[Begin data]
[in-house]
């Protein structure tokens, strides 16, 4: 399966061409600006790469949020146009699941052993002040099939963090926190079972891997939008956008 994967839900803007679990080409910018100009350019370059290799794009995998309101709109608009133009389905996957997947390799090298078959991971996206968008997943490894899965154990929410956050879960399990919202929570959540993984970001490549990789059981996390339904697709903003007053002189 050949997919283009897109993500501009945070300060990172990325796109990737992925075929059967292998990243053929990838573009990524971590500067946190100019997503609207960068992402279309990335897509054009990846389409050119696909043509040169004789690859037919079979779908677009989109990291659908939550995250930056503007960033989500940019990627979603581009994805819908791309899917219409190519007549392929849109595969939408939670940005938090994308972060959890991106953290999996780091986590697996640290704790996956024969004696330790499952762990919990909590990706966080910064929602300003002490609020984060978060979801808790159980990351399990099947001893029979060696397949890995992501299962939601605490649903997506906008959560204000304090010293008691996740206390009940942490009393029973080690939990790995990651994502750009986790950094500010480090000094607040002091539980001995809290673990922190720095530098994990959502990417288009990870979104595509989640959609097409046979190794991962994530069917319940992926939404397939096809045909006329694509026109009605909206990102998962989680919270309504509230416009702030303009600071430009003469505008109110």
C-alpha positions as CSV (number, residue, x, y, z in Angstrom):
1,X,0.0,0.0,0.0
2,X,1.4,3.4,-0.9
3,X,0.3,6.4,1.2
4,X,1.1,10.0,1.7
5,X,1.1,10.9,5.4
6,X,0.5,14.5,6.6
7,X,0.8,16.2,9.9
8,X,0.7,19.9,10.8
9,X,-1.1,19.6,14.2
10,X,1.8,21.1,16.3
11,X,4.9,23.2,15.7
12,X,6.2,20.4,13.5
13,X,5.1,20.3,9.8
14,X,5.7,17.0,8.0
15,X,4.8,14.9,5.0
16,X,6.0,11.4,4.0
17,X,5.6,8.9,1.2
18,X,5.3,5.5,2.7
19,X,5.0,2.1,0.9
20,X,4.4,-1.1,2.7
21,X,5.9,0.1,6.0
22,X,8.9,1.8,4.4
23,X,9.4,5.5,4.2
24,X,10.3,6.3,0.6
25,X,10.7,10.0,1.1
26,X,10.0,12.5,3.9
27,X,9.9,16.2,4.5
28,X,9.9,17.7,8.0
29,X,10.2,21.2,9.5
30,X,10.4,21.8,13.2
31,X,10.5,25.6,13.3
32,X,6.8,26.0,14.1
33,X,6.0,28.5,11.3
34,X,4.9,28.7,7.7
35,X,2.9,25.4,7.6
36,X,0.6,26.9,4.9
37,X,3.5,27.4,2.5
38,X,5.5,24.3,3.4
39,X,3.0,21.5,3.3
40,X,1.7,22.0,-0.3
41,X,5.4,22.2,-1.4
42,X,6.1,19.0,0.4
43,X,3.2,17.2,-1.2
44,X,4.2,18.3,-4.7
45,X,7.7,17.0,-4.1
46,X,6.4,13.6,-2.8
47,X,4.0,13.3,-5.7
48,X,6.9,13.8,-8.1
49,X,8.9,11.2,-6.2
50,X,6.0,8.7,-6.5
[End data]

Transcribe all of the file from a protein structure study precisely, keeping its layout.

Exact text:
[in-house]
């Protein structure tokens, strides 16, 4: 399966061409600006790469949020146009699941052993002040099939963090926190079972891997939008956008 994967839900803007679990080409910018100009350019370059290799794009995998309101709109608009133009389905996957997947390799090298078959991971996206968008997943490894899965154990929410956050879960399990919202929570959540993984970001490549990789059981996390339904697709903003007053002189 050949997919283009897109993500501009945070300060990172990325796109990737992925075929059967292998990243053929990838573009990524971590500067946190100019997503609207960068992402279309990335897509054009990846389409050119696909043509040169004789690859037919079979779908677009989109990291659908939550995250930056503007960033989500940019990627979603581009994805819908791309899917219409190519007549392929849109595969939408939670940005938090994308972060959890991106953290999996780091986590697996640290704790996956024969004696330790499952762990919990909590990706966080910064929602300003002490609020984060978060979801808790159980990351399990099947001893029979060696397949890995992501299962939601605490649903997506906008959560204000304090010293008691996740206390009940942490009393029973080690939990790995990651994502750009986790950094500010480090000094607040002091539980001995809290673990922190720095530098994990959502990417288009990870979104595509989640959609097409046979190794991962994530069917319940992926939404397939096809045909006329694509026109009605909206990102998962989680919270309504509230416009702030303009600071430009003469505008109110």
C-alpha positions as CSV (number, residue, x, y, z in Angstrom):
1,X,0.0,0.0,0.0
2,X,1.4,3.4,-0.9
3,X,0.3,6.4,1.2
4,X,1.1,10.0,1.7
5,X,1.1,10.9,5.4
6,X,0.5,14.5,6.6
7,X,0.8,16.2,9.9
8,X,0.7,19.9,10.8
9,X,-1.1,19.6,14.2
10,X,1.8,21.1,16.3
11,X,4.9,23.2,15.7
12,X,6.2,20.4,13.5
13,X,5.1,20.3,9.8
14,X,5.7,17.0,8.0
15,X,4.8,14.9,5.0
16,X,6.0,11.4,4.0
17,X,5.6,8.9,1.2
18,X,5.3,5.5,2.7
19,X,5.0,2.1,0.9
20,X,4.4,-1.1,2.7
21,X,5.9,0.1,6.0
22,X,8.9,1.8,4.4
23,X,9.4,5.5,4.2
24,X,10.3,6.3,0.6
25,X,10.7,10.0,1.1
26,X,10.0,12.5,3.9
27,X,9.9,16.2,4.5
28,X,9.9,17.7,8.0
29,X,10.2,21.2,9.5
30,X,10.4,21.8,13.2
31,X,10.5,25.6,13.3
32,X,6.8,26.0,14.1
33,X,6.0,28.5,11.3
34,X,4.9,28.7,7.7
35,X,2.9,25.4,7.6
36,X,0.6,26.9,4.9
37,X,3.5,27.4,2.5
38,X,5.5,24.3,3.4
39,X,3.0,21.5,3.3
40,X,1.7,22.0,-0.3
41,X,5.4,22.2,-1.4
42,X,6.1,19.0,0.4
43,X,3.2,17.2,-1.2
44,X,4.2,18.3,-4.7
45,X,7.7,17.0,-4.1
46,X,6.4,13.6,-2.8
47,X,4.0,13.3,-5.7
48,X,6.9,13.8,-8.1
49,X,8.9,11.2,-6.2
50,X,6.0,8.7,-6.5